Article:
We’ve now assumed the logon session permissions of our target process with PID 2624 (SPARKDM\omullin’s explorer.exe process).
Creating a New Grunt
Next, we’ll typically need to create a new Grunt to utilize for our lateral movement. The specifics behind why are a bit out of the scope of this post, but we’ve seen this as the most reliable method to ensure our Grunt has the permissions we expect it to when executing remote commands for lateral movement.
Covenant has a number of built in lateral movement capabilities. We can execute remote commands for lateral movement via PowerShell Remoting, WMI, or DCOM with built in Grunt commands. These methods also work well for creating our new local Grunt. During this post we’ll use WMI as our preferred remote command execution method. The following command can be used to execute our PowerShell launcher via WMI on the localhost, which should result in a new Grunt with the privileges of our current token.
WMIGrunt localhost powershell
Once we’ve established a Grunt as our target user (SPARKDMZ\omullins), we’re ready to move laterally to the new target system. We can use the same WMIGrunt command to execute PowerShell launcher, but this time we’ll specify a remote system as the target.
We should now have three separate Grunts active in the Covenant platform: our initial access Grunt, the localhost Grunt as our target user, and Grunt running as our target user on the remote system.
With this new access, we can repeat some of the steps we’ve previously taken to increase our situational awareness even further and identify additional hosts and users to compromise. Now that we have some additional access, we’ll also want to consider things like how many Grunts are actively communicating outbound with our Covenant server. The more Grunts that communicate directly over HTTP from their target hosts, the more likely it may be that the blue team will identify our activity and be able to successfully lock us out of the environment. To combat this, a common approach is to have only a few Grunts communicating directly to the Covenant server over HTTP while the rest use SMB and named pipes to leverage the existing outbound communication channels.
Covenant comes with several Grunt templates by default, one of which is an SMB template, GruntSMB. The GruntSMB template creates a named pipe to listen for commands from other Grunts. The major difference with between this Grunt template and the default GruntHTTP template (besides the protocol) is that it is a bind template. This means that we’ll need to reach out and connect to the SMB Grunt after it has been established using our desired launcher. To walk through this scenario, we can first configure our PowerShell launcher to use the GruntSMB template and optionally set a specific SMBPipeName value (this is highly recommended for real engagements!).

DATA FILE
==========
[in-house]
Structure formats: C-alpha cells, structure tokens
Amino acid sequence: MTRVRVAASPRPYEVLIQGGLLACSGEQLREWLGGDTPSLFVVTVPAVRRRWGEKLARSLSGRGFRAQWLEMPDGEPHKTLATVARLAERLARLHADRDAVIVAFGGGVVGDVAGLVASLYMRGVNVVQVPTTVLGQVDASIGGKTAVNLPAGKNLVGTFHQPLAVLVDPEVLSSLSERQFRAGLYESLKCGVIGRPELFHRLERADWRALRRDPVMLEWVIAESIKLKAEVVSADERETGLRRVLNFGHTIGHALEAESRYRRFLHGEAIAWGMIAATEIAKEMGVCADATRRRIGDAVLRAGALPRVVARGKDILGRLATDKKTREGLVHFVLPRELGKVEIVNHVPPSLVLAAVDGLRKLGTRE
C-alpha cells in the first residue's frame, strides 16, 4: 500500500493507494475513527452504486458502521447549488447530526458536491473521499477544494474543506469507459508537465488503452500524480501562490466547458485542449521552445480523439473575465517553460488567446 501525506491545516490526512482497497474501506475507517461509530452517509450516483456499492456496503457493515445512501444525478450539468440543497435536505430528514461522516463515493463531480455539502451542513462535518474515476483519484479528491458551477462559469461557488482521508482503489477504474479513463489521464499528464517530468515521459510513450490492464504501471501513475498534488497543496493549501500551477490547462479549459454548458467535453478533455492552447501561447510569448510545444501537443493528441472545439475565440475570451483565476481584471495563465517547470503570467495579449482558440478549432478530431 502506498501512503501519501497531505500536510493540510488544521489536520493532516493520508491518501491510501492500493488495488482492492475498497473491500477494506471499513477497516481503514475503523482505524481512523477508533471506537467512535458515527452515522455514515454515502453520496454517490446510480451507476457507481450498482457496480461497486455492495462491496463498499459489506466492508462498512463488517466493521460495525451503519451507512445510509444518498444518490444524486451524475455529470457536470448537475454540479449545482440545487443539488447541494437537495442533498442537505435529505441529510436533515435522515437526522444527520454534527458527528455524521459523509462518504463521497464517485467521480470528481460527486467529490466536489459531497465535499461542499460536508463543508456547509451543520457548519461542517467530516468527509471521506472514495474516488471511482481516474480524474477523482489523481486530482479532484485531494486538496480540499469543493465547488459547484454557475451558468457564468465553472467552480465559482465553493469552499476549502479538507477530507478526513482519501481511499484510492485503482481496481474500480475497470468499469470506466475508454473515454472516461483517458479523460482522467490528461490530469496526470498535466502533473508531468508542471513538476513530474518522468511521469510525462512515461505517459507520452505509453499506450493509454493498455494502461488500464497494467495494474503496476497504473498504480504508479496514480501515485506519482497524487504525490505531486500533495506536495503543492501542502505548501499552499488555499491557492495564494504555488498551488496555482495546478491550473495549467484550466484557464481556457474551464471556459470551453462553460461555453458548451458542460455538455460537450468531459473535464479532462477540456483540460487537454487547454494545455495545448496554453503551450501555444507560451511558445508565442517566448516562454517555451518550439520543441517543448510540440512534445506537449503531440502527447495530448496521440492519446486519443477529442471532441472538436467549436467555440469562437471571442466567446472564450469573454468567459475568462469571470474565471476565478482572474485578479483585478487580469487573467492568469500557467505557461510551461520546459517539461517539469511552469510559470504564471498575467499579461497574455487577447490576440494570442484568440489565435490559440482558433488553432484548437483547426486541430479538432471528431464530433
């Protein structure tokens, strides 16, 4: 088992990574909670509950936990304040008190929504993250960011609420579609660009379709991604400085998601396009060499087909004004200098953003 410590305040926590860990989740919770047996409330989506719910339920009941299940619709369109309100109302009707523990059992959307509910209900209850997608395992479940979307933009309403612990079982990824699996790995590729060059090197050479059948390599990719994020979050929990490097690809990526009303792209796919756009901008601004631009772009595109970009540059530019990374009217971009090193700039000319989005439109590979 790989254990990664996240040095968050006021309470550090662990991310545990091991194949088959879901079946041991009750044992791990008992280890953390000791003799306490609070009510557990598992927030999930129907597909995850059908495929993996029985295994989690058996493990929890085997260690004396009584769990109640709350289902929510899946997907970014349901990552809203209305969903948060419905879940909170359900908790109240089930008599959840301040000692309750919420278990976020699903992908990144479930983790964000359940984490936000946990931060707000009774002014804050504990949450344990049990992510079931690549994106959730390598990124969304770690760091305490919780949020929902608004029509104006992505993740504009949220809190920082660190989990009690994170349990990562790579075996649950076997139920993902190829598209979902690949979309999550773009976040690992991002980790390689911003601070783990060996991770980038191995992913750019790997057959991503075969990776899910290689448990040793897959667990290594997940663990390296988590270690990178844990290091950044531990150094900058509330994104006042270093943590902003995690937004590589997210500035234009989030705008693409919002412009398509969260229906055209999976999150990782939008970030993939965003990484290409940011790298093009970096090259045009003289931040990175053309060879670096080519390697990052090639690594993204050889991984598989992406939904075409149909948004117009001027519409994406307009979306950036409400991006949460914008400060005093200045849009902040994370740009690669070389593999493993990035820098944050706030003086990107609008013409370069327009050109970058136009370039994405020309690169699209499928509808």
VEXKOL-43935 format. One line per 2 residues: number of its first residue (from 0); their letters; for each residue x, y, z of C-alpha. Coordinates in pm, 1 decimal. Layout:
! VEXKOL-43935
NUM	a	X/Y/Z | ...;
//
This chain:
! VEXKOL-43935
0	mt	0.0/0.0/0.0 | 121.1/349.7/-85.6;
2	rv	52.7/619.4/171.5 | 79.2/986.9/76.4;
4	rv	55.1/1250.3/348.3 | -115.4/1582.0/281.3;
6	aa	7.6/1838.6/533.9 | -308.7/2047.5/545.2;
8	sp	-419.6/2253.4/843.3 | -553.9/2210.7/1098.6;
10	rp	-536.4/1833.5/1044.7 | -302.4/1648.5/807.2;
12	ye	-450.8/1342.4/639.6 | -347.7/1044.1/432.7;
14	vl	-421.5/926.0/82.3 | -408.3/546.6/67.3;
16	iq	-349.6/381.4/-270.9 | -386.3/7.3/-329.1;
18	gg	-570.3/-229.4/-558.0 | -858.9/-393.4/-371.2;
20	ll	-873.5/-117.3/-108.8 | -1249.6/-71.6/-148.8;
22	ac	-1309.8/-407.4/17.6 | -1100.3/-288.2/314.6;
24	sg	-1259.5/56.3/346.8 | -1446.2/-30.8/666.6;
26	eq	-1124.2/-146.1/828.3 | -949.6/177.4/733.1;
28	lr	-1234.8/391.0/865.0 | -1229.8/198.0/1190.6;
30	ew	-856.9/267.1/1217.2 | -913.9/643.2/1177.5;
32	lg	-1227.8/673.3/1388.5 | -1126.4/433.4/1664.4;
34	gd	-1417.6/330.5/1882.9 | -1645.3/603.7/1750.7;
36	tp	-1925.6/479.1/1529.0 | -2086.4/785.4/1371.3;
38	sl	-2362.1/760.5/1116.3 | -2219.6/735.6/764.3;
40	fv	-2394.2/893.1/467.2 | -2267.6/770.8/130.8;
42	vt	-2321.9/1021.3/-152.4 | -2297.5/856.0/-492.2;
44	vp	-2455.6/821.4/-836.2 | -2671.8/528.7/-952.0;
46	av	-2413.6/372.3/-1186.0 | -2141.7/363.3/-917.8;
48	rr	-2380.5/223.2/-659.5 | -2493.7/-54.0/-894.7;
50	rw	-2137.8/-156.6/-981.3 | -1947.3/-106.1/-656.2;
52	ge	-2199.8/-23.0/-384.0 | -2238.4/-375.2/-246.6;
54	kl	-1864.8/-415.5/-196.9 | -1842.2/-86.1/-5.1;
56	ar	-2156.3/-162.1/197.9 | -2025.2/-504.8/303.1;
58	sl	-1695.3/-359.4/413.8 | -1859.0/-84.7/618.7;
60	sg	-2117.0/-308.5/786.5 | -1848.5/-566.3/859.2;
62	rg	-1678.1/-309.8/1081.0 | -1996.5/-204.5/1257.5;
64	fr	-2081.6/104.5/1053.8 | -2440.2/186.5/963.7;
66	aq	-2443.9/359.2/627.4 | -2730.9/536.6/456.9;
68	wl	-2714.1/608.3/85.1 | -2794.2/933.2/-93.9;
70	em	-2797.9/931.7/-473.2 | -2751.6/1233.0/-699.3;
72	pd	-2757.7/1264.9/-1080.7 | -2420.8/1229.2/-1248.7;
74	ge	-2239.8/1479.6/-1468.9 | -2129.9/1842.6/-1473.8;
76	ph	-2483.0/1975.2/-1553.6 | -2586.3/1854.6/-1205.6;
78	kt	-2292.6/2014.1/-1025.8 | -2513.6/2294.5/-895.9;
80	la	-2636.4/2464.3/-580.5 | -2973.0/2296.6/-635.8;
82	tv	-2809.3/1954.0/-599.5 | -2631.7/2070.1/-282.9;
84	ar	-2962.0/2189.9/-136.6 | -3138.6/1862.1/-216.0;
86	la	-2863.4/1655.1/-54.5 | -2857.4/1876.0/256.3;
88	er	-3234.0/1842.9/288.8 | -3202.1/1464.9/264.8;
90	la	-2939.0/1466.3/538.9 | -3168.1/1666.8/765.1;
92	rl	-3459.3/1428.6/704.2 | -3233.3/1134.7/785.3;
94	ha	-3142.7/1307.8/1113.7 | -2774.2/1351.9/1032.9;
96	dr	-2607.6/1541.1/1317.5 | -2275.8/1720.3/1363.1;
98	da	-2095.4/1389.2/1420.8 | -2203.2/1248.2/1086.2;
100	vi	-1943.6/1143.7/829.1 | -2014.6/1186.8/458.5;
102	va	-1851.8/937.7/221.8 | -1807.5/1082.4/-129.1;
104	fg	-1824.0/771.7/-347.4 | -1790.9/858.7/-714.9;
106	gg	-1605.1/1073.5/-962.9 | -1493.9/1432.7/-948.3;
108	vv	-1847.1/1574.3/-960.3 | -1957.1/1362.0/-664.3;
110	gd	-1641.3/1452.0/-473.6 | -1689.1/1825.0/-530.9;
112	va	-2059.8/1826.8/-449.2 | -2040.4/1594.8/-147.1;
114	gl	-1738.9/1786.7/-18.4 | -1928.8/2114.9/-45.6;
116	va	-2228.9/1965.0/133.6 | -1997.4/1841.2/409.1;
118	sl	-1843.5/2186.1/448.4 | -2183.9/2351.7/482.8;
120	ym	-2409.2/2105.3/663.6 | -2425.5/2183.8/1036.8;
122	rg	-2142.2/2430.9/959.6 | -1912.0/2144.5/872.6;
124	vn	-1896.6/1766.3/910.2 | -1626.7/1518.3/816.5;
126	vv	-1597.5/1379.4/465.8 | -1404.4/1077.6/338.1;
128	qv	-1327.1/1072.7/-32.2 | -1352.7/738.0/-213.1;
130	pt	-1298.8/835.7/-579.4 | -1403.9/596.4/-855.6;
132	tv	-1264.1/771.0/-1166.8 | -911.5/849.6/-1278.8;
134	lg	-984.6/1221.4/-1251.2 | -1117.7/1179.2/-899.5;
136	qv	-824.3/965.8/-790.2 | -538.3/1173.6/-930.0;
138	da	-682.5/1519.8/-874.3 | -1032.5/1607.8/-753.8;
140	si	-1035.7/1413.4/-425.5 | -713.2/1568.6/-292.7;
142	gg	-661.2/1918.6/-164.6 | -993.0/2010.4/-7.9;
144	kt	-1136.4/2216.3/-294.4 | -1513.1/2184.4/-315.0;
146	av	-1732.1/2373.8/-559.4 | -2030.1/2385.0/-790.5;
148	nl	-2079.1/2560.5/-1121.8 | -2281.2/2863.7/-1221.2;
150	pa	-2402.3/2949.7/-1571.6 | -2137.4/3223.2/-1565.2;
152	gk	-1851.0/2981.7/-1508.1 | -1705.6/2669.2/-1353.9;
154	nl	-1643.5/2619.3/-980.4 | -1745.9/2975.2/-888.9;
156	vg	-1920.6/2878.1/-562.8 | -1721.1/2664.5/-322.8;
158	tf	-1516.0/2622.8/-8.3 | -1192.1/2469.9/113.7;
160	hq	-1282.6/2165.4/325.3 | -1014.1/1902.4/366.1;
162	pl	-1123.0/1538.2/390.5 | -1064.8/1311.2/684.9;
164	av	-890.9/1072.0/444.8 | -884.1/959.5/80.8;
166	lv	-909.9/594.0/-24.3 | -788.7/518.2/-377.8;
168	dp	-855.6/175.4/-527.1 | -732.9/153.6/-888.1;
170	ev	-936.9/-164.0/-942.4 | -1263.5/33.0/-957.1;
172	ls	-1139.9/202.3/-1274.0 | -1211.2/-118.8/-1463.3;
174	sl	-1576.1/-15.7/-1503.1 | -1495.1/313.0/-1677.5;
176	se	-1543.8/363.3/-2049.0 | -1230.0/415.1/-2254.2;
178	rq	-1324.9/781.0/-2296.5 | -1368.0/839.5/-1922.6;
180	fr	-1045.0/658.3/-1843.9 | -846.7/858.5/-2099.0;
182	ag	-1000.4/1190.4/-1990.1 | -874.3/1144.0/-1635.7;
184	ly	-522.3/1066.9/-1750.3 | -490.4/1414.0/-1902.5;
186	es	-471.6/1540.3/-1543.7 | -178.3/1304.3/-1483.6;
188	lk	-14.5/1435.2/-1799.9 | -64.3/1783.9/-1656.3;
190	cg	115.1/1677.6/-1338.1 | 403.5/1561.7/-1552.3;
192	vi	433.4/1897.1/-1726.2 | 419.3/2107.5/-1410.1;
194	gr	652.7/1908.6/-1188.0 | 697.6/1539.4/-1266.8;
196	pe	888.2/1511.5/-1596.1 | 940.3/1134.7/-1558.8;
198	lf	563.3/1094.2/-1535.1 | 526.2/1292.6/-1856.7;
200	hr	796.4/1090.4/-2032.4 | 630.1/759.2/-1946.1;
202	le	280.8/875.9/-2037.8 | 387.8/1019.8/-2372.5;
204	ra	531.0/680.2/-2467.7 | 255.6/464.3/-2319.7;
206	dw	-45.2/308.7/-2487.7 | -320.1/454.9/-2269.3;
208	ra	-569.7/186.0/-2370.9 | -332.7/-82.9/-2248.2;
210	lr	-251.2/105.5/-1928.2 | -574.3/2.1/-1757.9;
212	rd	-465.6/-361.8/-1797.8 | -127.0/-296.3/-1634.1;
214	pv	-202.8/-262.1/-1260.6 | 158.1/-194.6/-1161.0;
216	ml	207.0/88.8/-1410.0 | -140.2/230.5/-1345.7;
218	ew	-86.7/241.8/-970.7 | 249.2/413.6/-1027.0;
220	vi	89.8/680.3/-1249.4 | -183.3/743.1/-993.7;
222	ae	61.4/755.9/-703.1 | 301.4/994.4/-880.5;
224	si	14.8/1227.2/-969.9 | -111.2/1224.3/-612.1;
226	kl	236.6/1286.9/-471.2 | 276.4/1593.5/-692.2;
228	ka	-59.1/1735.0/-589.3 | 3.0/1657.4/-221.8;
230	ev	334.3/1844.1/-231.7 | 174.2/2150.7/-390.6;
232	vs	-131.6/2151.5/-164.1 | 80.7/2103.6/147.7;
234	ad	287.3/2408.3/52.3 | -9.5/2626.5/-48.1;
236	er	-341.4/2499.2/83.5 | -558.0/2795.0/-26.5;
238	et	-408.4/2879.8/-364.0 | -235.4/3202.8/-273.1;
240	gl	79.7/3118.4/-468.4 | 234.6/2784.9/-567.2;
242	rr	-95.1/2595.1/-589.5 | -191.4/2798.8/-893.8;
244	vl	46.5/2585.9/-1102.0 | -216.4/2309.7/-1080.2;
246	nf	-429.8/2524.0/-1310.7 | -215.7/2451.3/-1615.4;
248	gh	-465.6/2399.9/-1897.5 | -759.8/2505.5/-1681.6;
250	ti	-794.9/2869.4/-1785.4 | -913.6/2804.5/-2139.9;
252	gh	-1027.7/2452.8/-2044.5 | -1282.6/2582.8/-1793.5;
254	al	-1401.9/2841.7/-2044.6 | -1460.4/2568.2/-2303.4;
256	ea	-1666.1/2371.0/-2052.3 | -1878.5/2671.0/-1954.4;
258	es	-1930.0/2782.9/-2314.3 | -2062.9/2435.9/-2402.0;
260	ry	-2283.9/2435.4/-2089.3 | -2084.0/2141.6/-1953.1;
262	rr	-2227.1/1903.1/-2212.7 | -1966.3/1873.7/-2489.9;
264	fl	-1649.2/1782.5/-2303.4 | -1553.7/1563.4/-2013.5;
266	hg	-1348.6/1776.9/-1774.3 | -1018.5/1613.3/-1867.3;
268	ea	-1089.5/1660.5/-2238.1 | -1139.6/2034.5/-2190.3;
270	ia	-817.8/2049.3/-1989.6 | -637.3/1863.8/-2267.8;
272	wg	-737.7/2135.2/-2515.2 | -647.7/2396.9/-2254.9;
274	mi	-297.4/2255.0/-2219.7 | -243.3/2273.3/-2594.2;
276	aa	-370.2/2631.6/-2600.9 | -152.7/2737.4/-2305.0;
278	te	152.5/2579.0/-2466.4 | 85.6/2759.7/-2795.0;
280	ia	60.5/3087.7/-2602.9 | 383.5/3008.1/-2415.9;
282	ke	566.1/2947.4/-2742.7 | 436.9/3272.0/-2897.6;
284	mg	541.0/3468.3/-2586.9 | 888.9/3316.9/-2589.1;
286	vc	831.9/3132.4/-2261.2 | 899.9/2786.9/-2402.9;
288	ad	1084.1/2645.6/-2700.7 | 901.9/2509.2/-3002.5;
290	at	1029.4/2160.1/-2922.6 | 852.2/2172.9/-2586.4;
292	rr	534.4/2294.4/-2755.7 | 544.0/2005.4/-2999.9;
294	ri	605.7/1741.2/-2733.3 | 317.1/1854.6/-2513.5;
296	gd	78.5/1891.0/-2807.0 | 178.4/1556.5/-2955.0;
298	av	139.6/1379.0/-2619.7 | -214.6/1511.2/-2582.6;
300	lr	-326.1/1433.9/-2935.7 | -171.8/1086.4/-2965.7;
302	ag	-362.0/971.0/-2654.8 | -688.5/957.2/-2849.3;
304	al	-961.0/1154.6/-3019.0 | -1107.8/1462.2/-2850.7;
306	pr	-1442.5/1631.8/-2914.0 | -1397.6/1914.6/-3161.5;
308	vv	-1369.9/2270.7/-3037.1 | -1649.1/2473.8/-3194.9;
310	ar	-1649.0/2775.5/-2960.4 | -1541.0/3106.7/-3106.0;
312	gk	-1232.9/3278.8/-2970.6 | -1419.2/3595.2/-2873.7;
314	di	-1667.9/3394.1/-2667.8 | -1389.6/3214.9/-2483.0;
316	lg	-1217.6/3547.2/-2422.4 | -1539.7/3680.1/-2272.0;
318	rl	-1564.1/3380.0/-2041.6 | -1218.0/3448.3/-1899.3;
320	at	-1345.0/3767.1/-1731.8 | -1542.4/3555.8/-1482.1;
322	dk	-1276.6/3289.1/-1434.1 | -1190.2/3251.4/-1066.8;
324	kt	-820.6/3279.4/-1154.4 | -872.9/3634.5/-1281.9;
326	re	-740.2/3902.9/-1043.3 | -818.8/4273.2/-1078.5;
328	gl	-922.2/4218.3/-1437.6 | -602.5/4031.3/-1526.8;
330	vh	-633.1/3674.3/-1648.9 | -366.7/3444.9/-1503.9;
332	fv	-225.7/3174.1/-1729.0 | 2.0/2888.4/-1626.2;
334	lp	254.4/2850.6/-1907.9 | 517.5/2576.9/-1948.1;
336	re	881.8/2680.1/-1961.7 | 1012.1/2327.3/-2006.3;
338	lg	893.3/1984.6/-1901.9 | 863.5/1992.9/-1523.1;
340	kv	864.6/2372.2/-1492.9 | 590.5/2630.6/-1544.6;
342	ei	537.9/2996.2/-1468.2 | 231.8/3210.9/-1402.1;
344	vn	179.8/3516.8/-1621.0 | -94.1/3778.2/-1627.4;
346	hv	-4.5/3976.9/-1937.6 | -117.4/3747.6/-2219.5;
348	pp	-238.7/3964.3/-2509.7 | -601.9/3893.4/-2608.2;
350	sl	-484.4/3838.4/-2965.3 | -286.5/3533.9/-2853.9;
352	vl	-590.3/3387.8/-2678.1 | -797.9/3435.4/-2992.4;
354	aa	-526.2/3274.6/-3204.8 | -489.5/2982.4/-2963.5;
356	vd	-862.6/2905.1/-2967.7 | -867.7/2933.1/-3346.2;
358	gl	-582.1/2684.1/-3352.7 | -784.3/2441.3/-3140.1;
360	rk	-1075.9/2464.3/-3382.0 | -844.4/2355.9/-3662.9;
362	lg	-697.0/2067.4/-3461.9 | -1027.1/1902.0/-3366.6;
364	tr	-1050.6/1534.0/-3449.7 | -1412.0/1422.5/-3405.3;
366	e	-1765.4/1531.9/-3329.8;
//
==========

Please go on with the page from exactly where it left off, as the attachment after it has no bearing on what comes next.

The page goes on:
After generating our new SMB based PowerShell launcher, we can run it on the secondary target host with our existing Grunt or via another remote execution method. Once the SMB Grunt process is running, it will listen for connections to the “gruntsvc” named pipe. We can connect to it from our initial access Grunt with the following command:
Connect namesrv053.sparkdmz.lab gruntsvc
We now have an additional Grunt process running on the secondary target host, NAMESRV053, which is communicating through our initial access Grunt over SMB. Any tasks we send to this new Grunt will first be sent over HTTP through the initial access Grunt, then chained to the new Grunt over SMB. This is an extremely useful technique for proliferating our access across an environment in a stealthy way.
Covenant also provides a handy Graph feature with helps us visualize chained SMB connections.
This image shows that our SMB Grunt (in green), is communicating back to another HTTP Grunt, then to the original HTTP listener we configured. This type of data can be especially useful when debriefing the Blue Team on our activities.
Along with the Graph functionality, Covenant provides a Data tab that collects a bunch of relevant information from Grunt output as well as higher level Covenant info. We’ve found the Indicators tab of the Data page to be particularly relevant in helping to explain our activities, compromised hosts and users, and how we’ve communicated out of the target environment back to our Covenant server.
Covenant is a powerful open source tool for Red Teamers to conduct effective adversary emulations, targeted engagements, or purple team exercises. In our opinion, it’s one of the most effective solutions that doesn’t come with a commercial price tag.
To get started with the Covenant C2 framework in a realistic test environment, reach out to us about a free trial of the Snap Labs platform here: https://www.snaplabs.io/contact.